When I heard Ali had agreed to fight Holmes, the first thought I had was that Ali would be killed. The punch was five years gone, his hand speed had been mediocre over his last half dozen fights, and he’d been getting hit by people like Leon Spinks.
I didn’t see that two years in the pasture could have helped any of that. What figured to be left to him, at almost 39 years old, was the chin. Enough to keep him up a long time after he should go down.
The second thought I had was that I didn’t want to see it happen, and even if there was enough grace in that night to make me wrong once, there was nothing in it to make me wrong twice. And if the talk afterwards about thyroid pills and a fight with Mike Weaver is more than talk, I won’t be there. Ali might take the chance again. I won’t.
I couldn’t watch it again. Ali without his talent, growing old in one long night, people everywhere without words, growing old with him. In the casino you see Ray Robinson posing in pictures with people who remember him—you can’t imagine Ali like that.
You would not imagine Ali like this either: standing in front of Larry Holmes all night, eyes swollen, throwing no punches and once, after catching a terrible right hand, turning away in the ring.
Holmes had come into the fight in the best shape of his life—maybe he had believed the talk of a miracle a little bit, too. He began with energy and something close to hate, but after the second round he walked back to his comer wearing a different expression. “I knew what that look was,” Richie Giachetti would say later. Giachetti is Holmes’ trainer/manager. “We’d found out he didn’t have nothin’ left, and he was too old, and Larry was askin’ himself, ‘Do I really want this?’ All this time he was talkin’ himself into fightin’ Ali and now it’s here, he knows he’s got it won and the look on his face, it was just no expression at all. Usually he’d be happy or excited or somethin’, but the second round on, it was no nothin’ there.”
After the fifth round, Angelo Dundee threatened to stop the fight. It is the eighth round, though, that keeps coming back. It was like a dream that wouldn’t move. Ali lost in ringside smoke, leaning deep into the ropes, moving his hands in slow motion. The rinse washing out of his hair, going gray in front of my eyes … it seemed to last half an hour. Ali without his speed or a punch or his legs, without his mirrors, clearly without his miracle. Nobody to tell him he was pretty; nobody left to believe it could happen.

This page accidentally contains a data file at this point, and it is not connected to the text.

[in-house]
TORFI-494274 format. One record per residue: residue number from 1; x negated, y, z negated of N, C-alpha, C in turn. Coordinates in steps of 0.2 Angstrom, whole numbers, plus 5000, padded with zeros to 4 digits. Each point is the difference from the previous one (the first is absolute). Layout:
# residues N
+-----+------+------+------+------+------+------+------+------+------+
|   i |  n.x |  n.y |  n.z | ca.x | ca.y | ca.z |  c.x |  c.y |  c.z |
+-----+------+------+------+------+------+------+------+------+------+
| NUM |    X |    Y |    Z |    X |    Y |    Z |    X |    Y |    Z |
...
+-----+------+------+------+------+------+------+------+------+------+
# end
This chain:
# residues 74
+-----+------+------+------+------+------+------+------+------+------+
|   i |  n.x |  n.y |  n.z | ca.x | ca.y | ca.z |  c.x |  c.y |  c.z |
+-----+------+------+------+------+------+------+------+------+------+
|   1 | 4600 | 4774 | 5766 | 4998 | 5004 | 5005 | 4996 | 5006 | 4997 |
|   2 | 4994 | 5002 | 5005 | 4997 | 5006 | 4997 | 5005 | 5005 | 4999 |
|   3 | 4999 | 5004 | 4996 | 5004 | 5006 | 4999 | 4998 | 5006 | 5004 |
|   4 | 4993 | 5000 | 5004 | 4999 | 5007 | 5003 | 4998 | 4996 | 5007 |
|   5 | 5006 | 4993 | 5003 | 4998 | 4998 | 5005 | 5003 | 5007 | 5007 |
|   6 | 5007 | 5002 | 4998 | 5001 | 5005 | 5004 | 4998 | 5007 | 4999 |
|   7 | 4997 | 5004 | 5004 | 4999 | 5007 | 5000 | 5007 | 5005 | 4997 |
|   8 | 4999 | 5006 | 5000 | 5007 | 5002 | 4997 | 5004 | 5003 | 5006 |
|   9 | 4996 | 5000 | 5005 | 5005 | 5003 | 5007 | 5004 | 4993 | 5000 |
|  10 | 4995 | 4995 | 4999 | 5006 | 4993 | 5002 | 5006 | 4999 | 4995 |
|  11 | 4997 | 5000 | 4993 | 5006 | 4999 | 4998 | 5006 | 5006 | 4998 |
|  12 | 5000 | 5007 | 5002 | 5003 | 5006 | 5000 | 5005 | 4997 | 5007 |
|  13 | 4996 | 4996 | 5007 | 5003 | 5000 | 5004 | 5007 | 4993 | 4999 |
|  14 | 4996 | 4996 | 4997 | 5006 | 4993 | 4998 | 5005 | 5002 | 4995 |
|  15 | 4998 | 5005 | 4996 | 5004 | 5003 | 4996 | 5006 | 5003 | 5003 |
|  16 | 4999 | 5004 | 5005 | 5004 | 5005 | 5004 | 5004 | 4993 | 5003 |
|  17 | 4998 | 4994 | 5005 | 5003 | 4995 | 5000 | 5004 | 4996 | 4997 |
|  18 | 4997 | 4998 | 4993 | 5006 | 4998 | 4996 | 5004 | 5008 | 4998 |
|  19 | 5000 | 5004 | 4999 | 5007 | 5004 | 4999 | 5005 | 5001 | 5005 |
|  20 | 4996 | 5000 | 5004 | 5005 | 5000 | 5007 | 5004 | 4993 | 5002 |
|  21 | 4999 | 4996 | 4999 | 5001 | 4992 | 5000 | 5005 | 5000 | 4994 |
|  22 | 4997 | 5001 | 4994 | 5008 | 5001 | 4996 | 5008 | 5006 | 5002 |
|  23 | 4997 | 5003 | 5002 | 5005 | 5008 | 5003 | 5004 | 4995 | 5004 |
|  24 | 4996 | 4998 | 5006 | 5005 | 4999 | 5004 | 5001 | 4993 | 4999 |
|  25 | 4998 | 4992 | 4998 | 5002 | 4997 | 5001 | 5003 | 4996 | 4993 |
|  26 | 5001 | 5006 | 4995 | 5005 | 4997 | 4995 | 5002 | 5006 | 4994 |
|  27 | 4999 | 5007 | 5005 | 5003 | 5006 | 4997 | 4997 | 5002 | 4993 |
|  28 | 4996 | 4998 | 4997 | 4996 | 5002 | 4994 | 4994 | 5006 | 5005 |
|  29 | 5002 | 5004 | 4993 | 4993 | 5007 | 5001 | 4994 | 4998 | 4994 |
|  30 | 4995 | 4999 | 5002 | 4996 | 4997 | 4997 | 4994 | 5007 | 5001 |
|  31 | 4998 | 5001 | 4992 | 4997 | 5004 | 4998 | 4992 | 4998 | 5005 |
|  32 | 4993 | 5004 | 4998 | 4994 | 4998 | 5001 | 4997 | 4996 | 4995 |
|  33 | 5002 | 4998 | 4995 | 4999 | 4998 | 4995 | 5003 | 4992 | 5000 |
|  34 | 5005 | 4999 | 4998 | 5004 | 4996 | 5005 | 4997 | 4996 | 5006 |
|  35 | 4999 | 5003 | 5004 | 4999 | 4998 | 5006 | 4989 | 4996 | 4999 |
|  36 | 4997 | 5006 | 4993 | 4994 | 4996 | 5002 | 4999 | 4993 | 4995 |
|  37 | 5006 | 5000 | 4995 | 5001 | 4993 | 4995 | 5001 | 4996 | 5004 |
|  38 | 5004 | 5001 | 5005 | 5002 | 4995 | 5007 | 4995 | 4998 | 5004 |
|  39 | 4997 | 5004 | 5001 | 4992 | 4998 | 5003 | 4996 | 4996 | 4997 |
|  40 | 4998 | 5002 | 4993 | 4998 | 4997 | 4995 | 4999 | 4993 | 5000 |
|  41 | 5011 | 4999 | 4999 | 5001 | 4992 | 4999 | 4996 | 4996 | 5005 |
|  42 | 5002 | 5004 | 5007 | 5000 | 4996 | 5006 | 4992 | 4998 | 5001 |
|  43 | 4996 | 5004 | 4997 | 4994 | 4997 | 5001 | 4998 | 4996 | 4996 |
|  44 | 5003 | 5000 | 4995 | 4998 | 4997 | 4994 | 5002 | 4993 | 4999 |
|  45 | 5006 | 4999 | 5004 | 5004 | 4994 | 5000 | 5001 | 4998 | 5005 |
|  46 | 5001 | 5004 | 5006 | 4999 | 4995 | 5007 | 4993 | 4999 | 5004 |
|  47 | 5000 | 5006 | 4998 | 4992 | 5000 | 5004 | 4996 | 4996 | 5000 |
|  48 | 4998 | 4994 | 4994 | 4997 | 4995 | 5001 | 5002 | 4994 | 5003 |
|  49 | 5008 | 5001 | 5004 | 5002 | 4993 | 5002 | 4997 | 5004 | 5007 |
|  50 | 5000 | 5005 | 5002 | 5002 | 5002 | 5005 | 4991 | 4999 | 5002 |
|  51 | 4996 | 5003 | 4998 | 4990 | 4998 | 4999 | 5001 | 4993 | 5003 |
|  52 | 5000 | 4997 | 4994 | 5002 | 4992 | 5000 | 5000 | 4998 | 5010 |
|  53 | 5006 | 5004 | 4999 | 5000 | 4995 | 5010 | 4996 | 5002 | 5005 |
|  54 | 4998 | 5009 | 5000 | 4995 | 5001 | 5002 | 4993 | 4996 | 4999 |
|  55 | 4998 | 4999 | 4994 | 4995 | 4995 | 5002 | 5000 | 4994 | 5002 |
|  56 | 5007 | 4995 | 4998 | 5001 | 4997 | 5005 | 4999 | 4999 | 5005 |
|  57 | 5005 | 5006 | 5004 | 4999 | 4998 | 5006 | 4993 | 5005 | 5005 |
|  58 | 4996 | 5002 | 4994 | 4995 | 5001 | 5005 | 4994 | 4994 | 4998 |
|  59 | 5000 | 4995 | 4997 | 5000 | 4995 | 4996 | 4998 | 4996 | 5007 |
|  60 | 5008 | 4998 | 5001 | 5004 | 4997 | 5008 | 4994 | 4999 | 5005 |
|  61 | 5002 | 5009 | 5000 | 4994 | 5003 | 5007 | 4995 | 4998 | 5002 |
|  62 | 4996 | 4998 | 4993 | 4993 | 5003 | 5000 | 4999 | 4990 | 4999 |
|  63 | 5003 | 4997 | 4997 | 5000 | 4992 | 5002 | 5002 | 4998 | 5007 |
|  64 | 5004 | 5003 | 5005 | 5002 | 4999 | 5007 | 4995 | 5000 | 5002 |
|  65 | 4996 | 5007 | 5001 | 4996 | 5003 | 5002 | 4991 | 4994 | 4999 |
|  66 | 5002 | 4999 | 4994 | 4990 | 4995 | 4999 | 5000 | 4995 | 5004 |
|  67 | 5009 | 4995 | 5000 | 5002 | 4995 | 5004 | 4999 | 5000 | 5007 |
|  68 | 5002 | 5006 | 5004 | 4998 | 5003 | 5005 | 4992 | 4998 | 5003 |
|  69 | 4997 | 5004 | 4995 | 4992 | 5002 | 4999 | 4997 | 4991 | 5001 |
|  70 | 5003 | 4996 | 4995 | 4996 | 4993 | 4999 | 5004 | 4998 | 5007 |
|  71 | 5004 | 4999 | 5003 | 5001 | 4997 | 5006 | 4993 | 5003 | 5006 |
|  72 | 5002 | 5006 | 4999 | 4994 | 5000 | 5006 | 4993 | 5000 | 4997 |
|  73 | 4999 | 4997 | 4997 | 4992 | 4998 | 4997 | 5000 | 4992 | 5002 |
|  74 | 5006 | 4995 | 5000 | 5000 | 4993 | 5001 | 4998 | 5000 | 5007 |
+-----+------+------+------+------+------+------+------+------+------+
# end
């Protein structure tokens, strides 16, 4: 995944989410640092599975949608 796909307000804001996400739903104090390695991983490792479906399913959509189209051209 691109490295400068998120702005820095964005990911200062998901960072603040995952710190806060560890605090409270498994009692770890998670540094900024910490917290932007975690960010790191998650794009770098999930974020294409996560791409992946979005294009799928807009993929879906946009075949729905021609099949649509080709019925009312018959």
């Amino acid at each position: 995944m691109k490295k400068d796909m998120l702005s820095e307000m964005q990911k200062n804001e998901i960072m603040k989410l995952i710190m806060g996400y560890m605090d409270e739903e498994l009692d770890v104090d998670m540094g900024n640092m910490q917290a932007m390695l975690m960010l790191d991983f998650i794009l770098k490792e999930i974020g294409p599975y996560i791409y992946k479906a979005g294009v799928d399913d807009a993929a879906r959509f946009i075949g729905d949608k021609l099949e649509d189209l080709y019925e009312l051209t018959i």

He had a talent as rare, in a way, as Robert Frost’s or Picasso’s. And a talent like that, I think, is always ahead of the man who has it. It leads him, it takes him places other people can’t go.
Standing because he would not let himself go down.
When Dundee finally stopped it after the tenth, Holmes came across the ring crying and hugged Ali. “I love you,” he said.
An hour later he went to Ali’s suite and found him lying face down on his exercise table. “Please promise me,” Holmes said. “Promise me you won’t fight no more.”
It was quiet, then Ali spoke, “Holmmm-z,” he said, “I want Holmes.”
The next morning Dundee was sitting in his room, answering the phone, drinking coffee. “I didn’t do good business last night. It was a horrible night. I seen an Ali, couldn’t do nothing. He just wasn’t there.”
He shook his head. “I hope he don’t fight again, but you know I don’t tell him what to do. Nobody does.”
In the end you have to admire that. He had an extraordinary talent. He had a talent as rare, in a way, as Robert Frost’s or Picasso’s. And a talent like that, I think, is always ahead of the man who has it. It leads him, it takes him places other people can’t go. And even when he understands what it does, he doesn’t necessarily know what it is.
Growing old is losing talent.
But he had the courage to use it, to follow it, and when it left him standing in the ring, alone with the best heavyweight fighter in the world, he had courage for that, too. And one way or another—unless you’re Robert Frost or Picasso—that happens, because growing old is losing talent.